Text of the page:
Expected Contributions to UNISPACE+50


A series of high level fora, on preparation for UNISPACE+50, have identified key pillars to address the broader perspective of space activities. One of these pillars is "Space Accessibility", which refers to all user communities and decision-makers being able, on an equal basis, to benefit from and use space technologies and space-based data. The OpenUniverse initiative, by promoting and providing access to open space data and expanding the end-user base directly contributes to this purpose.

The promotion of the access and use of science-data will directly contribute to the UNISPACE+50 Thematic Priority 7: "Capacity building for the 21st Century", as well as the SDG5 on "Quality Education" by further advancing knowledge and increasing the level of sharing of scientific discoveries among user communities and with new participants in all parts of the world. In addition, the open-source philosophy and the proposed collaborative approach in the development of the platform aligns with Thematic Priority 1: "Global Partnership on Space Exploration and Innovation". Finally, the access to planetary science data, including solar activity, will support Thematic Priority 4: "International Framework on Space Weather Services", with possible projects such as citizen scientists distributed reporting on location and intensity of auroras.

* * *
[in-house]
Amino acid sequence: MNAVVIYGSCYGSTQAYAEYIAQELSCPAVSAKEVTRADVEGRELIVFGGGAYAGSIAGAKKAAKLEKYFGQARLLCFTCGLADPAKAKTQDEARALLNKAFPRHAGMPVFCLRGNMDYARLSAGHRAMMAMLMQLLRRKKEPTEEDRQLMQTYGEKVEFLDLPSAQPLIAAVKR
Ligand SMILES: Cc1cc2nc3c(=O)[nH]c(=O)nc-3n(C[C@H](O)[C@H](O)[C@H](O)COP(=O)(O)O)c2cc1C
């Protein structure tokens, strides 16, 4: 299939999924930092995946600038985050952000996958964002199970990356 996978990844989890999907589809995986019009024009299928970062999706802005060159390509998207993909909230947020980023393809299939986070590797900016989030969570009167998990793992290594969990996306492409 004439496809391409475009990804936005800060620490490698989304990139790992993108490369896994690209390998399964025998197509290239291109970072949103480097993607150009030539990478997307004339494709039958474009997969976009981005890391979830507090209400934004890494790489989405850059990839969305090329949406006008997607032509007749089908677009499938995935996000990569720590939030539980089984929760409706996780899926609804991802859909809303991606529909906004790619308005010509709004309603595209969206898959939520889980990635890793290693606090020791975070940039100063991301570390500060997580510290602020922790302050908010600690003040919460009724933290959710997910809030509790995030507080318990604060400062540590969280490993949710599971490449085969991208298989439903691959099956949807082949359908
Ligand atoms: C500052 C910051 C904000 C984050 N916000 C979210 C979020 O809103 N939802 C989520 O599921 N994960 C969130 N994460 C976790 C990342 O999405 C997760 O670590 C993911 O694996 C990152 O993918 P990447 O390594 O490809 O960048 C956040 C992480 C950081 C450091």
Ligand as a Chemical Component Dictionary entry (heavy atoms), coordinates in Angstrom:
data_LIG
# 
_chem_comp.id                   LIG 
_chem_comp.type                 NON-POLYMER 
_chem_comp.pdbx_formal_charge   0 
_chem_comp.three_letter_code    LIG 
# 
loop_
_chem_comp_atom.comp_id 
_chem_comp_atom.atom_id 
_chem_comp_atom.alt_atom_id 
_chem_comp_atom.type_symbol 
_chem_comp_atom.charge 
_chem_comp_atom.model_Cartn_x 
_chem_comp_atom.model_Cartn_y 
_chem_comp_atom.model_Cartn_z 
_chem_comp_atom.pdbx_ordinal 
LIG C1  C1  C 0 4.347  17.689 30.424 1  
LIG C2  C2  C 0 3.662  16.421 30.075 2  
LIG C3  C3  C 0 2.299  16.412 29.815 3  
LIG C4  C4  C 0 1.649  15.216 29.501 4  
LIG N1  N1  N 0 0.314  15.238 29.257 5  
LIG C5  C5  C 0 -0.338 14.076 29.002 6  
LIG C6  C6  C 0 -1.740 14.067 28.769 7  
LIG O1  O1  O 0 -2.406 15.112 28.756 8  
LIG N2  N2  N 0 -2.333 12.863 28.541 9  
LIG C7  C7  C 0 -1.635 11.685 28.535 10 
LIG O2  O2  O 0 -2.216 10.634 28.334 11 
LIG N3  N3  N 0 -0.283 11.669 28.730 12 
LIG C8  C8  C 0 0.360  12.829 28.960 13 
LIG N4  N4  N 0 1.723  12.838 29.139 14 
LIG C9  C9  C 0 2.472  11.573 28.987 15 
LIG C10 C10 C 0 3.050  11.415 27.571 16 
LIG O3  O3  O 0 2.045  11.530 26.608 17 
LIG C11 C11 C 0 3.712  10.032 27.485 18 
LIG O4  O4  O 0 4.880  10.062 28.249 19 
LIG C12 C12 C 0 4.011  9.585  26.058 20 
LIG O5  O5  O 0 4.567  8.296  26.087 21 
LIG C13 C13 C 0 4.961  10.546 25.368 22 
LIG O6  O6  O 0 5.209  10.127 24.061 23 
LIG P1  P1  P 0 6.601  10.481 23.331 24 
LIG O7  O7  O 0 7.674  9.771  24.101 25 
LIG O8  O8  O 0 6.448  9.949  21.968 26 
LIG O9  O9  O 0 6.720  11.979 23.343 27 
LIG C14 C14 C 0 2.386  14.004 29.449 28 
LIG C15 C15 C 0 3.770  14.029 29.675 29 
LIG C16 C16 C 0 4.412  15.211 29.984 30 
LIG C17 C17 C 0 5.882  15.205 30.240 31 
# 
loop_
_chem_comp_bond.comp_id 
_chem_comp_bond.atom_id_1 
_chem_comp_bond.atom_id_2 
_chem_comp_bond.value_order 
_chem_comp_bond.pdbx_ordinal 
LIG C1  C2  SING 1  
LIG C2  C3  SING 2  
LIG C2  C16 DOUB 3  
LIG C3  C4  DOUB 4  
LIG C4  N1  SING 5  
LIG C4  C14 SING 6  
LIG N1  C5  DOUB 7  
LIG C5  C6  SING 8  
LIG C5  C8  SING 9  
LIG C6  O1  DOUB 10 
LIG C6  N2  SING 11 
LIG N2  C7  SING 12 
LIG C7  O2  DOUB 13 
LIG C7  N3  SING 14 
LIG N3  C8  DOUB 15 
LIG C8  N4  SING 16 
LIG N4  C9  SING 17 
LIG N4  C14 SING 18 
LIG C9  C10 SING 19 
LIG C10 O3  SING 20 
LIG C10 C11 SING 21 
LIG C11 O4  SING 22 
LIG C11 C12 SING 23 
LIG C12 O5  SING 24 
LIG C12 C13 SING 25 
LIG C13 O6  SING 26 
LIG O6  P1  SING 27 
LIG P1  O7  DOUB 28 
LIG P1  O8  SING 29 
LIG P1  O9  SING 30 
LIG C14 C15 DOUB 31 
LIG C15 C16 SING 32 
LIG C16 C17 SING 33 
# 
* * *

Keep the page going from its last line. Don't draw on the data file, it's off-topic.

The objectives of the UN/Italy Workshop are to:

  1. Review the status of capacity building in basic space science with regards to astronomical data sharing including lessons learned from the past and on-going astronomical data sharing activities.